Blockchain for Banking News

Visa showcases tokenized deposits with HSBC, Hang Seng Bank


Last year, as part of Hong Kong e-HKD Pilot program, Visa collaborated with HSBC and Hang Seng Bank on a tokenized deposit trial. It involved two use cases, one for the settlement of a high value real estate transaction and another for settling Visa card payments. Last week it published a report on the trial.

“Tokenized deposits allow commercial institutions to bring efficiency to existing settlement processes and innovate new use cases,” said Vincent Lau, Global Head of Digital Money, Global Payments Solutions, HSBC. “Realizing these benefits will require further development of interoperability between tokenized deposits from different banks.”

Visa said the trials involved an early version of its tokenized deposit solution. Hence, while programmability is one of the key benefits of tokenized deposit payments, the experiments emphasized the core interbank payment functionality. In Hong Kong there are restrictions on faster payment amounts, so the real estate transaction supported a high value instant payment with tokenized deposits.

Other key benefits include efficiency in terms of speed, fewer manual verifications and the ability to settle in near real time by reducing intermediaries. Blockchain also enhances transparency.

Regarding potential challenges, these include the evolution of regulations, and the investment needed to create new infrastructures. It’s critical to develop standardized data and protocols. Plus, there’s the need to ensure a suitable level of privacy protection.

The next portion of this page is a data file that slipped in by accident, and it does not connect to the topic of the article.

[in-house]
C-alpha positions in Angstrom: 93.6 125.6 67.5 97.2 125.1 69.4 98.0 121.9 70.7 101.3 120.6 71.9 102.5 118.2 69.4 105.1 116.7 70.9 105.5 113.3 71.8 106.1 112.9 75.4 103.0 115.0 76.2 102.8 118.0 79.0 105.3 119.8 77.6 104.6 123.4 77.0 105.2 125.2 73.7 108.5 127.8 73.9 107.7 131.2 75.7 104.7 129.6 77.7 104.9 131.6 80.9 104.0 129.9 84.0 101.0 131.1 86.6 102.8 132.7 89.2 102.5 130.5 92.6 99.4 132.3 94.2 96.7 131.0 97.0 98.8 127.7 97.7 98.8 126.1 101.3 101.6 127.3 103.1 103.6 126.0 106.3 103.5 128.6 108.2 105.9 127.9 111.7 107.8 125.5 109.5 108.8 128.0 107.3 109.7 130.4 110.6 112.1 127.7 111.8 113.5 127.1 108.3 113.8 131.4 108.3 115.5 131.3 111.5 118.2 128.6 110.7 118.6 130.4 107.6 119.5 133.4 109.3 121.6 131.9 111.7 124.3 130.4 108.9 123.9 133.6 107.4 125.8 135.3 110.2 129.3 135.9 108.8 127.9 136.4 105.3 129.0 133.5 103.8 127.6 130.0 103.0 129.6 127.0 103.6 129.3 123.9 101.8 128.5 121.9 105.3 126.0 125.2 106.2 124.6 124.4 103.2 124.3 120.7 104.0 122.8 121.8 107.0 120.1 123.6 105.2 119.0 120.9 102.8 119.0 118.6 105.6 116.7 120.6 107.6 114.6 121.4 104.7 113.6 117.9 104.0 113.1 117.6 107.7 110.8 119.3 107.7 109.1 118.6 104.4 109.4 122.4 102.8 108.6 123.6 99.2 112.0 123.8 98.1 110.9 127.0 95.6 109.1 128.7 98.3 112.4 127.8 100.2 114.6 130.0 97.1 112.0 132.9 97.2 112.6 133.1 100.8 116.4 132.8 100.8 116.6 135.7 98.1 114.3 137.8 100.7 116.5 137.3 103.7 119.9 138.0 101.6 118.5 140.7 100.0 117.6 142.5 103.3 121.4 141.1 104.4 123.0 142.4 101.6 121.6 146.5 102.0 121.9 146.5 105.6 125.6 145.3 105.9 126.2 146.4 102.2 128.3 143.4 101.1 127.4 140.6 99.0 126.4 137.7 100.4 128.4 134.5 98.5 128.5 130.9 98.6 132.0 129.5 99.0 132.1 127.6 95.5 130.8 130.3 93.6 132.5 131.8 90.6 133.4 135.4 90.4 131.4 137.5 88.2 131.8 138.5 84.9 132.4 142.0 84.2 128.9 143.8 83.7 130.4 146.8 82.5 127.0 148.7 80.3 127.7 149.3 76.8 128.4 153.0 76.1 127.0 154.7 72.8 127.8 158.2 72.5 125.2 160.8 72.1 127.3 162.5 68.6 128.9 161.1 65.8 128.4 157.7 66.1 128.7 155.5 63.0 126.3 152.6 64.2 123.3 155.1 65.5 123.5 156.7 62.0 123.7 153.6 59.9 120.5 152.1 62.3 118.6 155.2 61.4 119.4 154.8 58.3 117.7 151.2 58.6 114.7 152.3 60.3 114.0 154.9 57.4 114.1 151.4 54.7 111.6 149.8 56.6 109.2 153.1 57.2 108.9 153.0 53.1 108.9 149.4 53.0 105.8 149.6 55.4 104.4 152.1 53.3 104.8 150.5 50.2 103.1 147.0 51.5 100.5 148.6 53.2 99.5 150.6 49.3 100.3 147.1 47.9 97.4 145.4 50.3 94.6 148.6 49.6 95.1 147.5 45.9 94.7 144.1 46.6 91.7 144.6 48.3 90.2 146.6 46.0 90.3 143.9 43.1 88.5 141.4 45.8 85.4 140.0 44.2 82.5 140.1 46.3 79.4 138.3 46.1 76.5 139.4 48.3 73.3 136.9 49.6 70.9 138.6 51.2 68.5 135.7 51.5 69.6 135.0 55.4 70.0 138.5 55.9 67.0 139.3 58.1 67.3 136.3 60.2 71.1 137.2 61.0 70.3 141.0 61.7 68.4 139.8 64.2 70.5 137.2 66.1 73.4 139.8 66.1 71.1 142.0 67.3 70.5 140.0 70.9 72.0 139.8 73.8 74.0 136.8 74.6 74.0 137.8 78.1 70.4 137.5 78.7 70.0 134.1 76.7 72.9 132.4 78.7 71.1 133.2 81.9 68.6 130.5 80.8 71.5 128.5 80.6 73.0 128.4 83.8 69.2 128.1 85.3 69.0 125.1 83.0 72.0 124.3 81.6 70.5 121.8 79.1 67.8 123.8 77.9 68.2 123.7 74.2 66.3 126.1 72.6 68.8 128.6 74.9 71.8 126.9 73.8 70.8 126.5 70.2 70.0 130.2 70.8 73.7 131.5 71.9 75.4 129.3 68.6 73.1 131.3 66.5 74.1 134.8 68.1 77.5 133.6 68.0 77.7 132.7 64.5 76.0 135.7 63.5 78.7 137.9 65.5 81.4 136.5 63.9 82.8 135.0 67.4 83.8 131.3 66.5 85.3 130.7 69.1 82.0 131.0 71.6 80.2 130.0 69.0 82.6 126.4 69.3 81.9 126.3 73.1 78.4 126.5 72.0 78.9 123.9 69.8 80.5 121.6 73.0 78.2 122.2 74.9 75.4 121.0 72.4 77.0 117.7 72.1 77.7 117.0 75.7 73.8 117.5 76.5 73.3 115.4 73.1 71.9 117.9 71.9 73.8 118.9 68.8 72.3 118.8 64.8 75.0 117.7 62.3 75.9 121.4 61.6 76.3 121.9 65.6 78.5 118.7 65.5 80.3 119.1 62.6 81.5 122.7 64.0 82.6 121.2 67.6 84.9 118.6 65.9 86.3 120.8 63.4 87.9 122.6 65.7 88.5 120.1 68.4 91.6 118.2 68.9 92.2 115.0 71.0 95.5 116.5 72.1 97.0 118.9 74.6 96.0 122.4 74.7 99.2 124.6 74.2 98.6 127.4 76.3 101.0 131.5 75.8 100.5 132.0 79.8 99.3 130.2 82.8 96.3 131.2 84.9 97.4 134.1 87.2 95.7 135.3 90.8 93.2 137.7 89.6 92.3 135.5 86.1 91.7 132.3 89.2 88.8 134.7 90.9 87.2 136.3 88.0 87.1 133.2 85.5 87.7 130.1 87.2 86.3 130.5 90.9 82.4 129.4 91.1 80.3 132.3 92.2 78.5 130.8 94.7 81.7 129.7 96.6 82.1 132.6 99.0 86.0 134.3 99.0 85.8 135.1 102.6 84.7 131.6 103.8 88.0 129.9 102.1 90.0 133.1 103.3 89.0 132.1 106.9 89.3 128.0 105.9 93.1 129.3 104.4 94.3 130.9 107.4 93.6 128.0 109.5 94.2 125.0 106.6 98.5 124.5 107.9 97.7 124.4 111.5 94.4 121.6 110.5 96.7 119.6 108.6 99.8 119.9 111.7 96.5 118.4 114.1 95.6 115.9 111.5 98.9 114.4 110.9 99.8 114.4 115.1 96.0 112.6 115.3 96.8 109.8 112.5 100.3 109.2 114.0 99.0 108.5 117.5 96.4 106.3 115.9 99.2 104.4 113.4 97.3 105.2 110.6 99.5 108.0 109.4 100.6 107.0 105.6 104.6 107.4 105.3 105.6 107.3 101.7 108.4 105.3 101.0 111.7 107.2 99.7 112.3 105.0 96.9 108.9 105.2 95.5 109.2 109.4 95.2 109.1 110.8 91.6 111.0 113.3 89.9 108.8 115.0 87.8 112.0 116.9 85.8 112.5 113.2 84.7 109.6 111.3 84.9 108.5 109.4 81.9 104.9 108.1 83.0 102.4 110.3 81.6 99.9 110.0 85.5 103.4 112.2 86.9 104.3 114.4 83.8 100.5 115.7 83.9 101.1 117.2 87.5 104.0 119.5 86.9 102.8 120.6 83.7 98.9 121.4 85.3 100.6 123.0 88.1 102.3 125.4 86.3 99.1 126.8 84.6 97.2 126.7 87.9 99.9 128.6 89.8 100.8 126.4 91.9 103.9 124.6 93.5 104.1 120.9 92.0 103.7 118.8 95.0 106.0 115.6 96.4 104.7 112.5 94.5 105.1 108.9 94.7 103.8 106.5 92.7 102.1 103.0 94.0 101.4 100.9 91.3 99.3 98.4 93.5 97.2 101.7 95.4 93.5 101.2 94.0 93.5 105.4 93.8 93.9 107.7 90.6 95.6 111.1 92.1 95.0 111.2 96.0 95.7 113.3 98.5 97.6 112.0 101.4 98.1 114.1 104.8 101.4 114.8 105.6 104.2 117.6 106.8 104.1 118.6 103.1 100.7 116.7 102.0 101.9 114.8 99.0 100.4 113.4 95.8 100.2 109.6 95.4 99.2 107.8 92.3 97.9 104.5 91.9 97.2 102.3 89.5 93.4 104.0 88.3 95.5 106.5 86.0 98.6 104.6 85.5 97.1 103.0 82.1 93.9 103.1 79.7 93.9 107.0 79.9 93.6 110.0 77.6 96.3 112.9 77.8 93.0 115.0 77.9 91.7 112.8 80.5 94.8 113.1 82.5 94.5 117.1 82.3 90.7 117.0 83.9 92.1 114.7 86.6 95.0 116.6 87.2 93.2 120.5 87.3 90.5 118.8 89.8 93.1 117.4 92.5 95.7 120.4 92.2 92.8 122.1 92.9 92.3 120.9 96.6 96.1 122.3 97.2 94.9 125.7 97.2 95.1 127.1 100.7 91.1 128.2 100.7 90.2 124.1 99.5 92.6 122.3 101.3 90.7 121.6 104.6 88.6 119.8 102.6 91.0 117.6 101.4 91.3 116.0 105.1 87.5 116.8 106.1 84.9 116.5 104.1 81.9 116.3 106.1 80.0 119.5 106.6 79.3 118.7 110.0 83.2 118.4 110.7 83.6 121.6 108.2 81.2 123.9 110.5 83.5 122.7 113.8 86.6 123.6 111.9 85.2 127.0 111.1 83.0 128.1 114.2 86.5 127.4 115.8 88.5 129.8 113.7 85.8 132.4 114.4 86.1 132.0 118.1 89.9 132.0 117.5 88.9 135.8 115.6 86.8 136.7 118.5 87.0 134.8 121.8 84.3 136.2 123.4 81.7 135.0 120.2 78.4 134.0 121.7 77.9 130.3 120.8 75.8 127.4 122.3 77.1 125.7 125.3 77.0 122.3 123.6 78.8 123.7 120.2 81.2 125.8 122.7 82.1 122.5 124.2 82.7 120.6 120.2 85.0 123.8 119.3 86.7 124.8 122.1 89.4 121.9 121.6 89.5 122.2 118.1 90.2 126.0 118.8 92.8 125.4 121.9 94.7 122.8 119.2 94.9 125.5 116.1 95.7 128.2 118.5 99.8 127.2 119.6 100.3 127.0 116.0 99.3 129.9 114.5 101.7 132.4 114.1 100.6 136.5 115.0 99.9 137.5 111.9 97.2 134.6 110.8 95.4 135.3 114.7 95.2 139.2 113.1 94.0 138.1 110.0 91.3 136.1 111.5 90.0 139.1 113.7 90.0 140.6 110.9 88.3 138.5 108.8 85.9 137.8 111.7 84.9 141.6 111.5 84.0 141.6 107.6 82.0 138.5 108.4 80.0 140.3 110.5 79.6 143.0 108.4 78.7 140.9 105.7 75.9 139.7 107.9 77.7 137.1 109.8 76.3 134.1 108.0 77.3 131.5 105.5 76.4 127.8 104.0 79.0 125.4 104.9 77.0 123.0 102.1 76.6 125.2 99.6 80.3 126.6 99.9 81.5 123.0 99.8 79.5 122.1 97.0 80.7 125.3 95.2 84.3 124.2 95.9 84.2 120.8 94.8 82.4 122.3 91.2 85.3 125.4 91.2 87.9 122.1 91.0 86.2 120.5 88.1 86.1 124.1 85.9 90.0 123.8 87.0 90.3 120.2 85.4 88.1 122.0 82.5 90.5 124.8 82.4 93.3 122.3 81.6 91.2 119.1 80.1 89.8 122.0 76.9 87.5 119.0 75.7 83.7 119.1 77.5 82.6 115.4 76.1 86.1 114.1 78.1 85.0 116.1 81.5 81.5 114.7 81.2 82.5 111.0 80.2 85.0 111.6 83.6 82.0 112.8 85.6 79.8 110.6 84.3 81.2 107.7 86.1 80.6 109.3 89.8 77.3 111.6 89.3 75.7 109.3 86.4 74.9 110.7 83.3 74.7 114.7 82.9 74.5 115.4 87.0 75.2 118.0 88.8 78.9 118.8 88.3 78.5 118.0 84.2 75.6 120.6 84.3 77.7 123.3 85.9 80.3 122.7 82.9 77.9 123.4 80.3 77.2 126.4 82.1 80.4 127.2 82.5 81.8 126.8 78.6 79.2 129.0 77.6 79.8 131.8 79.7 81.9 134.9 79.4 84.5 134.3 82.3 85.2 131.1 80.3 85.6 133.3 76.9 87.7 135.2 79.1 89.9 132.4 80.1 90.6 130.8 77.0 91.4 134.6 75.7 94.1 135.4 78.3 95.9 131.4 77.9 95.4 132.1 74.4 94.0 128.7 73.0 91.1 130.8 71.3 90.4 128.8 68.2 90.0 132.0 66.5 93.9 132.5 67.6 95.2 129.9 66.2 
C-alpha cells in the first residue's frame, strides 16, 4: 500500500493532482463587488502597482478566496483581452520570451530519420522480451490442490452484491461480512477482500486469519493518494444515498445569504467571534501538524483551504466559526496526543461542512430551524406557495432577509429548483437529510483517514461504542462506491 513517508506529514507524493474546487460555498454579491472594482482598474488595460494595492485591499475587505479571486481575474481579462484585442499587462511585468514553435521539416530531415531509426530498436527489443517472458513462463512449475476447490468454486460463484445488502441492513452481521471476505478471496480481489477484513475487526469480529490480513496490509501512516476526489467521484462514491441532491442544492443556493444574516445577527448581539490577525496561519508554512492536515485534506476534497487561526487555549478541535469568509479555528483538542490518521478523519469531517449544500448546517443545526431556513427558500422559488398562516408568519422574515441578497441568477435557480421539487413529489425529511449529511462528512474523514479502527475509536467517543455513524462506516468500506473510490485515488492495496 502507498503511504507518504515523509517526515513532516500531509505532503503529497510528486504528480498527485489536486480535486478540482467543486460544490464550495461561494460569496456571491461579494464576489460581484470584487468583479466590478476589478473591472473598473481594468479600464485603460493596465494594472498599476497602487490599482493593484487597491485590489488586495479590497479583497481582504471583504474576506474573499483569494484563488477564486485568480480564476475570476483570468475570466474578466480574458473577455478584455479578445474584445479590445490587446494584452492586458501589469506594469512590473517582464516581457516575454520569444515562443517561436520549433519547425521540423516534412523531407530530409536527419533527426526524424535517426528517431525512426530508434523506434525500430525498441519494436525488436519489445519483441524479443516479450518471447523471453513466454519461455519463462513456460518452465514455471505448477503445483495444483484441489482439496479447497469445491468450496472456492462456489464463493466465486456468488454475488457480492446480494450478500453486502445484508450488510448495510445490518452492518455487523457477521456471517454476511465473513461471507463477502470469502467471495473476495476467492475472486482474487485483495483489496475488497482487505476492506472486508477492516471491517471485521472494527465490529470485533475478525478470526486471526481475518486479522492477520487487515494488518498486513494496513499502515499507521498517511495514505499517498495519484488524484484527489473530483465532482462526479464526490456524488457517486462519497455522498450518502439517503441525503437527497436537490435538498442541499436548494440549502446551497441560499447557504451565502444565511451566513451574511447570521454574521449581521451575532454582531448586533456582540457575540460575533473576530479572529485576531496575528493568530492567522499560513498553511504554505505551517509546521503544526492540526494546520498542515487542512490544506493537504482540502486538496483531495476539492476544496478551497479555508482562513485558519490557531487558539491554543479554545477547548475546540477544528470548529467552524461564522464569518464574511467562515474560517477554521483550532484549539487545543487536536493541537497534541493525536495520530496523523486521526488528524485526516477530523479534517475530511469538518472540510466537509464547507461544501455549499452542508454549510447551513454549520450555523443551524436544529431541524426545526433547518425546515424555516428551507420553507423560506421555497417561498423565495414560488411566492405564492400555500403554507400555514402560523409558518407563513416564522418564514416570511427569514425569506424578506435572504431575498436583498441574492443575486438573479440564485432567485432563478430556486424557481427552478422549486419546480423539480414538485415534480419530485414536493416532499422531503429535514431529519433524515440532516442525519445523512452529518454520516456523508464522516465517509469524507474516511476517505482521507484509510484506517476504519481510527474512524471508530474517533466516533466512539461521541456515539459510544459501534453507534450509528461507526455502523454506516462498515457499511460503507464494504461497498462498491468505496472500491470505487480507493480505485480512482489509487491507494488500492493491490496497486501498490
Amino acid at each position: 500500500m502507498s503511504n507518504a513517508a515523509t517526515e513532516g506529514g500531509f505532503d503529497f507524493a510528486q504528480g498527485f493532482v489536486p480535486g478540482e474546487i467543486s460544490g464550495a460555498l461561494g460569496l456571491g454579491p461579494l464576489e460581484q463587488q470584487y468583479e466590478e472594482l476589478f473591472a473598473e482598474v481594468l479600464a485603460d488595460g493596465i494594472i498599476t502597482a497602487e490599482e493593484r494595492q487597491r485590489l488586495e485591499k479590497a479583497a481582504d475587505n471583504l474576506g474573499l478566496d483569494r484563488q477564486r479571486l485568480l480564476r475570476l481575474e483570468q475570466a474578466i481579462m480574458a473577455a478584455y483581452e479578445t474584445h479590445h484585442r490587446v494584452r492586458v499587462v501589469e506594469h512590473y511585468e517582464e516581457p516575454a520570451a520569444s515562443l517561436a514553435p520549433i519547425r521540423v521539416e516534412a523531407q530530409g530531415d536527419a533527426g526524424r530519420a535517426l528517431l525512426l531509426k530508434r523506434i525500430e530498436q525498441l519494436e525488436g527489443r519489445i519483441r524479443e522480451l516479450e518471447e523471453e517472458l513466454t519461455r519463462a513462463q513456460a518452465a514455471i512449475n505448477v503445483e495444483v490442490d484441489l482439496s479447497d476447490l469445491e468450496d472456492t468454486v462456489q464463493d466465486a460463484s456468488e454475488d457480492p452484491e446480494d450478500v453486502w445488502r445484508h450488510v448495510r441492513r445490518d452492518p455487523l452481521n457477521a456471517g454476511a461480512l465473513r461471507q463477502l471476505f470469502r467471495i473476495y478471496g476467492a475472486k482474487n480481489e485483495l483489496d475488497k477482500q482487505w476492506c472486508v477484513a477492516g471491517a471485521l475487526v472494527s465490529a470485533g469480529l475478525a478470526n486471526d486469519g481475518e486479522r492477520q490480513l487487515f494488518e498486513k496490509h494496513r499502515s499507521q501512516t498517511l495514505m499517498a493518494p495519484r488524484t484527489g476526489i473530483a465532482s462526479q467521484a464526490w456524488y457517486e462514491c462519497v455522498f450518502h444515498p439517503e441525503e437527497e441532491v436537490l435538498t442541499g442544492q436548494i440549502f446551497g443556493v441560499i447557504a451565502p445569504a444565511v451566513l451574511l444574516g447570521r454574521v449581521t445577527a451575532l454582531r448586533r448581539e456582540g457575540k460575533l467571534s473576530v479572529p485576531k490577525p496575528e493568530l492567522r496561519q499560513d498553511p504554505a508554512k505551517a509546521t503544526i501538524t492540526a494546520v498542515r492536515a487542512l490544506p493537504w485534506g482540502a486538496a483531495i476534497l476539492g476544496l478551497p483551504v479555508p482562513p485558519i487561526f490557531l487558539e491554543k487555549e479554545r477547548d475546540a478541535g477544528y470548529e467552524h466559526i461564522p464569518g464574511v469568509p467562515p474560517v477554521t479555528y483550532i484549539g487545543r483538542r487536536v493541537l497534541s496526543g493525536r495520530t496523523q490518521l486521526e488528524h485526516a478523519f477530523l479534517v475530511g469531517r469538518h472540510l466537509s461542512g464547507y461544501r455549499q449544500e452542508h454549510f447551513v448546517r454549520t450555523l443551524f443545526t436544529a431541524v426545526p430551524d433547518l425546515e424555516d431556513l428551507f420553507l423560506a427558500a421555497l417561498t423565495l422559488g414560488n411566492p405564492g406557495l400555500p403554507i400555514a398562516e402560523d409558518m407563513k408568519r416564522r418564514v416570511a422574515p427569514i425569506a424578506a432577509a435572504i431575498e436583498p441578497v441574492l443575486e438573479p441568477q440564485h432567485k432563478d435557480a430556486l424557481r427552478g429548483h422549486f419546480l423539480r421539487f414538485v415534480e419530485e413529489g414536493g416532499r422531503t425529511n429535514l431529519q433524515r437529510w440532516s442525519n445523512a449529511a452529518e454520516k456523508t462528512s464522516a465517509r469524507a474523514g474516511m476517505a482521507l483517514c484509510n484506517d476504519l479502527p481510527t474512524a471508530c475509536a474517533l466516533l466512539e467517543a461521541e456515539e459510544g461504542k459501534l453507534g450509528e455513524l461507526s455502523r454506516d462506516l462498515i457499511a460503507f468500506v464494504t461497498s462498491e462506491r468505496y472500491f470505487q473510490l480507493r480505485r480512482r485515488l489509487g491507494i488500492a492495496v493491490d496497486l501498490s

How it works

Tokenized deposits work differently from stablecoins. When a payee transfers money to a recipient, the sending bank burns the tokens and the recipient bank mints them so they appear in the recipient’s wallet. Additionally, the sending bank has to pay the recipient bank, and this is where a central bank digital currency (CBDC) is useful.

The advantage of using a CBDC is that the client token exchange and the CBDC exchange can happen simultaneously, so there’s no settlement risk.

In the case of merchant card payments, the payment from the card issuer, to Visa and on to the acquiring bank, happened in the conventional way. Hang Seng Bank was the acquiring bank that handled the merchant’s end of card payments, and HSBC was the merchant’s primary bank. So Hang Seng Bank paid the merchant using a tokenized deposit, involving a transfer from Hang Sent to HSBC. Benefits included near real-time notification of a substantial settlement and better transparency.

Hong Kong wants to further explore these sorts of solutions, so the Hong Kong Monetary Authority launched Project Ensemble, a wholesale CBDC project. It will explore using a wholesale CBDC for interbank settlement of tokenized deposits and for the settlement of tokenized transactions.

Ledger Insights will soon publish a report on bank-issued stablecoins and tokenized deposits. Sign up for notification of its release.

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